JUPITER, FL (Nov. 16, 1999) -- Campbell Soup (NYSE: CPB) reported first quarter 2000 results this morning, so we will cover them before they get cold. We brewed up our current food and beverage study in order to find a replacement for Campbell Soup, mainly due to the fees instituted in its direct investment plan, and only very slightly due to Campbell's lack of near-term success with its business initiatives. It is too soon to measure the true success of management's actions, truly, so they don't play much of a role in our decision. Let's see how the company is progressing.

Campbell reported results that seeped below last year's performance. Sales at the soup giant fell 2% from one year ago, to $1.77 billion, while net income declined 11% to $235 million. The company earned $0.54 cents per share, down from $0.58 cents last year. Despite the decline, results topped estimates by a wide margin, as the consensus earnings estimate was just $0.49 per share.

The most important metric to watch, wet soup volume, declined 4% in the U.S. and 2% internationally. The decline in the U.S. was blamed on a lack of aggressive advertising, which Campbell saves for its seasonally strong second and third fiscal quarters. (I don't watch much television, but I have seen a great deal of Campbell advertising since October began.) The decline in international volume was blamed on weakness in Canada and in the U.K. (Click here to harass The Fool U.K.) All other international markets saw strength. Overall, worldwide wet soup volume slipped 6% from last year, not painting a pretty picture.

There is reason to be optimistic, however, and the situation probably contributed to the stock's 5% climb this morning. First, this was the last quarter of unfavorable year-over-year comparisons for Campbell Soup. As you probably recall, the company began to remodel its inventory practice several quarters ago, and in the process it warned that quarterly results would slacken. What was management doing? Smart things. The company has essentially canned (sorry for the bad pun) its end-of-quarter soup promotions.

In the past, Campbell offered retailers soup at a discount in order to end each quarter on a strong note, because of course retailers stocked up at the discount prices. The problem, as Brian alluded to last Friday, is that soup doesn't go bad for years, and therefore retailers would have so much in stock that they didn't need to buy canned soup again for a few months. Finally, when they did buy again, they would buy it when the discount was offered at the end of another quarter. Campbell management quit the quarterly discount like a bad habit in order to streamline how inventory flows out of the factory and in order to increase its income per sale.

Logical, simple, smart.

However, it took several quarters for retailers to blow through existing inventory before they would buy quantities of soup again. Few retailers rushed to buy the now "full-priced" soup before they sold the discount soup they had stocked. So, quarter after quarter, sales were lower than one can realistically hope for in the future. This inventory situation is finally straightened out, according to management, and the poor year-over-year comparisons of the past now turn into favorable year-over-year comparisons for the next year. Sales slumped in the past year. That only makes it easier for Campbell to grow next year. We saw this sort of seesaw action with Johnson & Johnson (NYSE: JNJ), too. It had a slow 1998, which helped it achieve stronger-than-usual growth in 1999.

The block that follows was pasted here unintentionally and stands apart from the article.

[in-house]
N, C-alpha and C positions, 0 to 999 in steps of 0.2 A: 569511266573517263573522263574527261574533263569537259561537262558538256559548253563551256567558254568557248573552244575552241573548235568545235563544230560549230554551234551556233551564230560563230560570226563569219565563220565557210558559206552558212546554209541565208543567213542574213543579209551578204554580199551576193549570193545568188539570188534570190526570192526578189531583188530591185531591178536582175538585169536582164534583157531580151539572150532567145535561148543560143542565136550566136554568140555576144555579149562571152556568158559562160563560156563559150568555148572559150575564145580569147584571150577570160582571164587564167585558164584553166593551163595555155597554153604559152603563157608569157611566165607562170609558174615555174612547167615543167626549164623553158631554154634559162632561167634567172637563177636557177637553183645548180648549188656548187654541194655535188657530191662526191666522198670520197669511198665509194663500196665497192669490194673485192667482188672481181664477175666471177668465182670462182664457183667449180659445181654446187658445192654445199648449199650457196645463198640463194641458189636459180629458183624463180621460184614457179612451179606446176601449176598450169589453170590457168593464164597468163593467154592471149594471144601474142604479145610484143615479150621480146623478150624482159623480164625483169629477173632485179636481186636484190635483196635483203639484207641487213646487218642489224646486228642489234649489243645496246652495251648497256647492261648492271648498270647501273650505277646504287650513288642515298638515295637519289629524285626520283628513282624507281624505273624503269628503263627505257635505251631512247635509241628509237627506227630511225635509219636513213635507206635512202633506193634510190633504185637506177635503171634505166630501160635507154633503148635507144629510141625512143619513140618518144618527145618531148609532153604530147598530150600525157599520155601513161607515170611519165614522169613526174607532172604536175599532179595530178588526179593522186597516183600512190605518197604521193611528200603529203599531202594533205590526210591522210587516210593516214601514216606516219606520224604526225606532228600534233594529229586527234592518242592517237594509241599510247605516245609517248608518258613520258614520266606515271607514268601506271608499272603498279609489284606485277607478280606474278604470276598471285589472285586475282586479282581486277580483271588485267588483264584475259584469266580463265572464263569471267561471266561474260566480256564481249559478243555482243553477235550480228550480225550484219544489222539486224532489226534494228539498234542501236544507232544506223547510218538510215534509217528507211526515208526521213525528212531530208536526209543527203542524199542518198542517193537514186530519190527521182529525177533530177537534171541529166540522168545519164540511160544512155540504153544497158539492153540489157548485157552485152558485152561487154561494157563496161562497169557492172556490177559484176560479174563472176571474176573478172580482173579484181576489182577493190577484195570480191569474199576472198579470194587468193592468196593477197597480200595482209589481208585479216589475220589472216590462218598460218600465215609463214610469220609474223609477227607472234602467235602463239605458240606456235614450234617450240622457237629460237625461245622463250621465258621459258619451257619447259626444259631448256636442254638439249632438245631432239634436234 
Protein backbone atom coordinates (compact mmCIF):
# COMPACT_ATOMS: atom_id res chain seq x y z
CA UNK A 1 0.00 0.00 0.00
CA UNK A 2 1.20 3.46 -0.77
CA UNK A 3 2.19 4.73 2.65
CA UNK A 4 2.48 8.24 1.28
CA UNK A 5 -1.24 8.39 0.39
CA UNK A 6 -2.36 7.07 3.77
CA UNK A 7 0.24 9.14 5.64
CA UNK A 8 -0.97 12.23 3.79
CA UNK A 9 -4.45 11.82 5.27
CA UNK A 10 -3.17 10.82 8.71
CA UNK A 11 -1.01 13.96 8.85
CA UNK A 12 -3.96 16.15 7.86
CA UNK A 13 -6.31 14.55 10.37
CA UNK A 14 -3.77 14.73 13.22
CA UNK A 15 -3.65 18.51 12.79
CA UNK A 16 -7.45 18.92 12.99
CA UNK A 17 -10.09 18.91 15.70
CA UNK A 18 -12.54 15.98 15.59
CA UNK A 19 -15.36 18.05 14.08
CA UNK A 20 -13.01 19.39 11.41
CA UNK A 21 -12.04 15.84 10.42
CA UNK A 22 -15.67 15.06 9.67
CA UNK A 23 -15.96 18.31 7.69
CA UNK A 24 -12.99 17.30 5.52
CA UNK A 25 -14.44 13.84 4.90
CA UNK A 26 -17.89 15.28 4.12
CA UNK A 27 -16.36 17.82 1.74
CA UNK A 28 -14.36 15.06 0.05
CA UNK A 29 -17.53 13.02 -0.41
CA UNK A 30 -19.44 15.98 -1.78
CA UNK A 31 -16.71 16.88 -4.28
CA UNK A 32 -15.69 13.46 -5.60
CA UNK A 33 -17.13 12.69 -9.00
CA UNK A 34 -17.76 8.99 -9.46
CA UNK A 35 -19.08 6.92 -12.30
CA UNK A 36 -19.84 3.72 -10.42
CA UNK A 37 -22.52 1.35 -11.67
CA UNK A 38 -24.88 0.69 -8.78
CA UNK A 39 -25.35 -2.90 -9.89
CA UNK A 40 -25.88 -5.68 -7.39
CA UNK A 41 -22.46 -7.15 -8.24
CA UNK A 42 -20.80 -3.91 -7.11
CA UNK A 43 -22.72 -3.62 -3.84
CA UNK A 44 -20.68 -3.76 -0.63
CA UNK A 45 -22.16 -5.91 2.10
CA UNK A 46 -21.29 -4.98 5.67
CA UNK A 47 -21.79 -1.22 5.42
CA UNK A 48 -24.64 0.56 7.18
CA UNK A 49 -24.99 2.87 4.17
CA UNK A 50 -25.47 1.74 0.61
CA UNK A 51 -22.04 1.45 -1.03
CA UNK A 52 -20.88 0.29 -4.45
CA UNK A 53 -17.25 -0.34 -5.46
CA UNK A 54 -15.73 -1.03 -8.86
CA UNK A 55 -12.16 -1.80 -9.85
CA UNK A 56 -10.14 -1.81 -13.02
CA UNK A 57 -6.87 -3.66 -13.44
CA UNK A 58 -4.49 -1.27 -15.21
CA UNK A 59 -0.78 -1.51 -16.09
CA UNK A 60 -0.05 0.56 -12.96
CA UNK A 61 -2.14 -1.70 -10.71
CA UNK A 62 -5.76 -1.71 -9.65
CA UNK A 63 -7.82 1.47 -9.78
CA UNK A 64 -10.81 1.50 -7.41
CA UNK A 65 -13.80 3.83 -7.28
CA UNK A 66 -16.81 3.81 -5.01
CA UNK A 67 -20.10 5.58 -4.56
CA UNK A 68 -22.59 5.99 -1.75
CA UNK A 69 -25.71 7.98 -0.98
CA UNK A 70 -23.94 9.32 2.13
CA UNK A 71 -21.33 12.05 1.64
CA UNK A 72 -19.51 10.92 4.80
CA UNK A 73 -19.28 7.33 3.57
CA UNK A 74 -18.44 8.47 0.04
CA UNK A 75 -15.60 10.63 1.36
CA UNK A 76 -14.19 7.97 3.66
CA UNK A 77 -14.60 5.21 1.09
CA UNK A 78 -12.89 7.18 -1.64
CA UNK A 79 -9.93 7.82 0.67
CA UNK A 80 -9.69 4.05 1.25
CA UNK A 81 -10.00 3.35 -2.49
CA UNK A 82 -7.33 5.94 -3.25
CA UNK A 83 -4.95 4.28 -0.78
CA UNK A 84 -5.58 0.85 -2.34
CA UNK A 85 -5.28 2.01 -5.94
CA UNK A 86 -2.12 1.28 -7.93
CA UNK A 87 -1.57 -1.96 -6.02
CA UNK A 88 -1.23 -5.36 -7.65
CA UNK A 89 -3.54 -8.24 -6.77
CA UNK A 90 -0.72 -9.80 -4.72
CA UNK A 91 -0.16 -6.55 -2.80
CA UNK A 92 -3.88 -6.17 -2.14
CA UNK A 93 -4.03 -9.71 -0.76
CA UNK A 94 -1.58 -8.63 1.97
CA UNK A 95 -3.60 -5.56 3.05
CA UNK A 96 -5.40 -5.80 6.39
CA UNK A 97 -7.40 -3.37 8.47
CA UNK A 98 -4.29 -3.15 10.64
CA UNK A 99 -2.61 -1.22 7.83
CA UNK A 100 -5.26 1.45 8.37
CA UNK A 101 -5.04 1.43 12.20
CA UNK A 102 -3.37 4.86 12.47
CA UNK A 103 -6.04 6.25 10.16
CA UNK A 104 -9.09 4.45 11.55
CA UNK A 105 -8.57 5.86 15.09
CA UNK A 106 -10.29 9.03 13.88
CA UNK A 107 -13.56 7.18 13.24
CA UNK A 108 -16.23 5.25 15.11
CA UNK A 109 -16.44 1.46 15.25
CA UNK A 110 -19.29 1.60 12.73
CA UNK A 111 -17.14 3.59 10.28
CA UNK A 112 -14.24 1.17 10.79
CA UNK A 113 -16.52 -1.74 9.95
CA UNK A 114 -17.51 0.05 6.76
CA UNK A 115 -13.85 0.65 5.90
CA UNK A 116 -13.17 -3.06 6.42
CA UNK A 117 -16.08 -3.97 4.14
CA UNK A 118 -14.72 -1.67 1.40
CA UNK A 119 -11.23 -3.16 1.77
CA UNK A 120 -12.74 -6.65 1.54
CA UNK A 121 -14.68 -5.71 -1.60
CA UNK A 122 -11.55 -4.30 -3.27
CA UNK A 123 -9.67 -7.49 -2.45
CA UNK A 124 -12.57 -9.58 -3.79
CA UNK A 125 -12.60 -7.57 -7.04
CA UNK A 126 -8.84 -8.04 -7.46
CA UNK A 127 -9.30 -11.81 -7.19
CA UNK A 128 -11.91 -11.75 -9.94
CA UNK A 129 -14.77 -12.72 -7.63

Despite a boost in sales that one can hope for in the coming year, the main concern at Campbell remains soup volume growth over the long term. It is estimated that in the past year, industrywide wet soup volume rose only 1% in the U.S. Tacked onto that, prices rose about 1%, bringing total growth to 2%. Campbell's goal is 4% to 6% annual growth in this metric. The company continues to earn a majority of its profits from U.S. wet soup sales, and despite consistent growth in Pepperidge Farm, Godiva, and Away From Home divisions, wet soup is the company's lifeblood. (Yummy image!)

In the efficiency department, Campbell's cost-cutting continues to offer rewards. Campbell Soup increased cash flow from operations more than 40% over last year, to $261 million, allowing it to easily buy back $155 million in company stock. Gross margin topped 54.2%, up from 53.9% last year; operating margin totaled 23.2%, down from 24.7% last year. The decline was due to higher selling, general, and administrative expenses. We'll see where this figure goes next quarter.

The company is expected by analysts to grow earnings per share 10.2% annually the next three to five years. Year 2000 estimates are likely to rise, but at a recent price of $46.50, Campbell trades at about 24 times 2000 estimates and 22 times 2001 estimates. It yields 2%.

The business quality of Campbell Soup is still well above average; the business risk is less than average; the stock valuation is also below average relative to the S&P 500, which trades at a P/E of 28. As a long-term holding, I don't believe that Campbell can hurt Drip Port -- not by any means. It will almost certainly make us money. But will it top the market? And can another company in this industry beat Campbell? This is what we're trying to determine. We'll push onward in our food and beverage study tomorrow.

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